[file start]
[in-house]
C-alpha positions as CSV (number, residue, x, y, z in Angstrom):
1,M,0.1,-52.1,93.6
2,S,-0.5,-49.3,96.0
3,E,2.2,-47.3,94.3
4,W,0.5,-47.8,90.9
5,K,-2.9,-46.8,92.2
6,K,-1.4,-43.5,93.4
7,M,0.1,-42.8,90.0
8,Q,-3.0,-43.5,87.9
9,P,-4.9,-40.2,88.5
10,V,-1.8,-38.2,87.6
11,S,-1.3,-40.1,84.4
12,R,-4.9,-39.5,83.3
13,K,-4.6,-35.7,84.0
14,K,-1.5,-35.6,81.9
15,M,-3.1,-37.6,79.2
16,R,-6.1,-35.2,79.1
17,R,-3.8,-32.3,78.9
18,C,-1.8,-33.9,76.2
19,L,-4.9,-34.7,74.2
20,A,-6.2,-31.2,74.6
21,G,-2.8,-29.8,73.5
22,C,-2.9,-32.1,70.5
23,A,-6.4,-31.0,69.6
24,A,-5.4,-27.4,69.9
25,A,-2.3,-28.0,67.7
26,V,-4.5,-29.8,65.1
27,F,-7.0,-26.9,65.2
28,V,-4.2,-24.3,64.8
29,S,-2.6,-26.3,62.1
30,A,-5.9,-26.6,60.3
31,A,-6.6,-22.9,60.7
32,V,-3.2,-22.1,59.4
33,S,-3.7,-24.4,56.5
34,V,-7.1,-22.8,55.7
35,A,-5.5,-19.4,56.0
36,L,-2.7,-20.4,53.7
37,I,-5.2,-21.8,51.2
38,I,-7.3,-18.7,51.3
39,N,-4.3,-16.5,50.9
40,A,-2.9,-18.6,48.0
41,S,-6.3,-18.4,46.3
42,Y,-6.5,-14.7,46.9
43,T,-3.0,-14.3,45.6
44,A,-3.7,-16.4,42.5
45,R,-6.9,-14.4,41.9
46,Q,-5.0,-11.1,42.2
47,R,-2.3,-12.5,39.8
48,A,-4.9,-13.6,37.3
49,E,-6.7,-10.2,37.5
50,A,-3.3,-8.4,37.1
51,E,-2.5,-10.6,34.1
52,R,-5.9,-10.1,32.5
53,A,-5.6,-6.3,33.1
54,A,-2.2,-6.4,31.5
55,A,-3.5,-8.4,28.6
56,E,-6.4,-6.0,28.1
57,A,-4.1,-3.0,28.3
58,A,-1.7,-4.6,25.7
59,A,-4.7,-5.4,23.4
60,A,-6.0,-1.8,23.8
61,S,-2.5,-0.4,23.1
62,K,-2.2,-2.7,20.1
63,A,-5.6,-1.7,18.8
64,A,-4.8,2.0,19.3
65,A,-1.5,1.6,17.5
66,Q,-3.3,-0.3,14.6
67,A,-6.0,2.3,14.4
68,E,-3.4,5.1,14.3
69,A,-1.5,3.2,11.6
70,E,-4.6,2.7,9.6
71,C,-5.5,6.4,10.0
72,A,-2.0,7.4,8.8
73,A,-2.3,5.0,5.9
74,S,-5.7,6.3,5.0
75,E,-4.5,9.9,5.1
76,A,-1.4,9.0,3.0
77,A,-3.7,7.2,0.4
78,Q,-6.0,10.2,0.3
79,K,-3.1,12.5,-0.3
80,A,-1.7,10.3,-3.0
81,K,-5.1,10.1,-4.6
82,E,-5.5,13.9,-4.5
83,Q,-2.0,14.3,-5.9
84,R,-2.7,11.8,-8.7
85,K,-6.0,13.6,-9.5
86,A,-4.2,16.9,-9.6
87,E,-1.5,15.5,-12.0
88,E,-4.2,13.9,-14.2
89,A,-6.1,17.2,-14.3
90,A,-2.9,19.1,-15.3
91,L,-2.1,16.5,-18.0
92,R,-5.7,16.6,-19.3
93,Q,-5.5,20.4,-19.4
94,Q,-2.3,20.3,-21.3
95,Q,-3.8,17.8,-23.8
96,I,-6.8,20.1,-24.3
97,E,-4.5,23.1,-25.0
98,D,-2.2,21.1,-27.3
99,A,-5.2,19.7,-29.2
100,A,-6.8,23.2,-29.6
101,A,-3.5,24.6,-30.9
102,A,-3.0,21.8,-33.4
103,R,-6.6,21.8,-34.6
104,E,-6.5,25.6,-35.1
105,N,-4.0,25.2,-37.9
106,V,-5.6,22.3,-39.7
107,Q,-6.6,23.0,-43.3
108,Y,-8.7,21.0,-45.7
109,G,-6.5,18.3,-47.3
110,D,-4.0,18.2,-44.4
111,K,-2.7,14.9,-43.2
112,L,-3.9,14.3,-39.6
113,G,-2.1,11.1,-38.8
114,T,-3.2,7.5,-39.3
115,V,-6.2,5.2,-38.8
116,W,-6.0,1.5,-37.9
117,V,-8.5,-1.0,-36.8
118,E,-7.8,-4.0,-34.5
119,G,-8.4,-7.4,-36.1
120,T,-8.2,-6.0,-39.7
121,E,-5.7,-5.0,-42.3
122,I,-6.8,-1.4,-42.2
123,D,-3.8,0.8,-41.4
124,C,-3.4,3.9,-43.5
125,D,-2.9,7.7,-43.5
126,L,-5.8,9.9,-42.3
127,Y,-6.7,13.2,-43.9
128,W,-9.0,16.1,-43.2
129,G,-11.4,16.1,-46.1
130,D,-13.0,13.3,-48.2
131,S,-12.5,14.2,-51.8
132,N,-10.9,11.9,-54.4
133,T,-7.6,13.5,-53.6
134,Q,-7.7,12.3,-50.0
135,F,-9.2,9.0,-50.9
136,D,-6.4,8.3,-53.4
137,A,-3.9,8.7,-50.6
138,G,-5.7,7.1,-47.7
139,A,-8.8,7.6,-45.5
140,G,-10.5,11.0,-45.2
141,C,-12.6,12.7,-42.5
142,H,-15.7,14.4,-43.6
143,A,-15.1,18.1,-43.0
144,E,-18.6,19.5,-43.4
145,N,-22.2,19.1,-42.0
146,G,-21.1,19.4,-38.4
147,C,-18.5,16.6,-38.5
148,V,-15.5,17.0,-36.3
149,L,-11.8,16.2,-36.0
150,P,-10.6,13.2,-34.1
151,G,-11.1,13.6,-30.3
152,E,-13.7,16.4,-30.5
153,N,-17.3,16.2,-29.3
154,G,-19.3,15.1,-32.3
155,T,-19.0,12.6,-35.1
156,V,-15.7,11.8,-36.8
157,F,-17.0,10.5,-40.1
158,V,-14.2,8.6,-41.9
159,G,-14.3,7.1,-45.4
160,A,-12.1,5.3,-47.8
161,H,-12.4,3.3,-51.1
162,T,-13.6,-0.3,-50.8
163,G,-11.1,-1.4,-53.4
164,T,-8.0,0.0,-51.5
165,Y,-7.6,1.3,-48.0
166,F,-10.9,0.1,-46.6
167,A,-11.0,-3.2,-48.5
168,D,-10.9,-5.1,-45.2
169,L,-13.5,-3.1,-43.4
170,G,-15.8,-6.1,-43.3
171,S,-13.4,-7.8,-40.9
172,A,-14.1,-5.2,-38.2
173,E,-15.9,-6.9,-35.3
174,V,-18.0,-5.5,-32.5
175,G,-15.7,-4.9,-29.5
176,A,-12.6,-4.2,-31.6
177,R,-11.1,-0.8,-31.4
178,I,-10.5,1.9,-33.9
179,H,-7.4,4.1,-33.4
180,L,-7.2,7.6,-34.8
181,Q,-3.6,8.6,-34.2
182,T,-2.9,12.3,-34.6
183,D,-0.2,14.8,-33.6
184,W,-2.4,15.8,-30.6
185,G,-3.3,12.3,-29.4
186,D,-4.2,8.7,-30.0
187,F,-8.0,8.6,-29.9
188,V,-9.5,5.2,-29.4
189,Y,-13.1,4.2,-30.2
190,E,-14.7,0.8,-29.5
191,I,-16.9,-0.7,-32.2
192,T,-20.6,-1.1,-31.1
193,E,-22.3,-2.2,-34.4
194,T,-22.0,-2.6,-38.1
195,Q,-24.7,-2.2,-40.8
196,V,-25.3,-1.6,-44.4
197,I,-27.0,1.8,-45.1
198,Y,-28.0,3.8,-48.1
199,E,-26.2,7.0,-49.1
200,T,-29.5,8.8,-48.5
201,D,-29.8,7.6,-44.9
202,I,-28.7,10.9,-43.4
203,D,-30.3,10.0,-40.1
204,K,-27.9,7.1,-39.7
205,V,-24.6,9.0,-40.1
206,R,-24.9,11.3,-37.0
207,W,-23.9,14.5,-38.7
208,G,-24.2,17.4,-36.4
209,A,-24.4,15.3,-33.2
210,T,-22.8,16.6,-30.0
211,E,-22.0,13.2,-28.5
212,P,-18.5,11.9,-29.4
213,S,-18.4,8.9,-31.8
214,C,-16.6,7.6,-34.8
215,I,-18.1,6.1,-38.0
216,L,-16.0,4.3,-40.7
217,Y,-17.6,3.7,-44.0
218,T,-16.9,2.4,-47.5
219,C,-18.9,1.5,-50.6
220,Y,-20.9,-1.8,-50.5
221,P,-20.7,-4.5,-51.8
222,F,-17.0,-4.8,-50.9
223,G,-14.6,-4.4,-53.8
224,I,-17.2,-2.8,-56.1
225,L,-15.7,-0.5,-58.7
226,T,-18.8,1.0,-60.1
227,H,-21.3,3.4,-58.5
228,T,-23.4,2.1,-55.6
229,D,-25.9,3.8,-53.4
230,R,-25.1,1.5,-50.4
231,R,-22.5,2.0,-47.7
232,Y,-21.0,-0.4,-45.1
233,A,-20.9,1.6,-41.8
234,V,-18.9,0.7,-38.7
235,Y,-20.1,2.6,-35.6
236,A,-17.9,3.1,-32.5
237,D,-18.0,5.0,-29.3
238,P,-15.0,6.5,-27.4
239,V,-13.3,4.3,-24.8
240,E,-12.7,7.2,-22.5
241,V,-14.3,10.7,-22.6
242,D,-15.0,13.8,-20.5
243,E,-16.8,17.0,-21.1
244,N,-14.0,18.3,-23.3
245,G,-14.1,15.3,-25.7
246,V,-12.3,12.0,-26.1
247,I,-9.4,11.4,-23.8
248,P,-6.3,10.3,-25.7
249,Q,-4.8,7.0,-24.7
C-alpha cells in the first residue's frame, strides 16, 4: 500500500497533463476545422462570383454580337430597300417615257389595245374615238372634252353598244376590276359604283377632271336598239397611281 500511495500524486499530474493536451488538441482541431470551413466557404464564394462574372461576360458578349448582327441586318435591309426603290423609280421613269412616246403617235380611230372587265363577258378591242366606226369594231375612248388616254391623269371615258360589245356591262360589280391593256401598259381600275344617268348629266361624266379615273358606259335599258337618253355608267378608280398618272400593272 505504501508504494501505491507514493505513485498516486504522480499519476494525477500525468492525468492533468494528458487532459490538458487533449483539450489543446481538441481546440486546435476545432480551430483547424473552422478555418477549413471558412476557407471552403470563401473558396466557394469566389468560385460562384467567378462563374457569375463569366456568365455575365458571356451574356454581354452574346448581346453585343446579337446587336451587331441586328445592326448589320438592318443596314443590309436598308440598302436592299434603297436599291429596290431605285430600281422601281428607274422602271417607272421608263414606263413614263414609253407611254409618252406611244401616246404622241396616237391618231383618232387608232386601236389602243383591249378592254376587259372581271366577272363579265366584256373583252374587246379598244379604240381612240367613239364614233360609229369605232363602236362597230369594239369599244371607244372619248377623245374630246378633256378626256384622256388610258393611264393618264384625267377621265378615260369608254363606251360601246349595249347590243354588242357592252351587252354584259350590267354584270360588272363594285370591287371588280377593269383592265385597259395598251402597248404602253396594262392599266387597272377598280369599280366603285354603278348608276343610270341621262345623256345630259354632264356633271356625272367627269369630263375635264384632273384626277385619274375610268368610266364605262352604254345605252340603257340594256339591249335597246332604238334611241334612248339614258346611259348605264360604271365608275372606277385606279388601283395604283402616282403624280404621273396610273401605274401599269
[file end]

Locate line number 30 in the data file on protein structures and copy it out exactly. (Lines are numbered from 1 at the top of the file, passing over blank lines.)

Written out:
28,V,-4.2,-24.3,64.8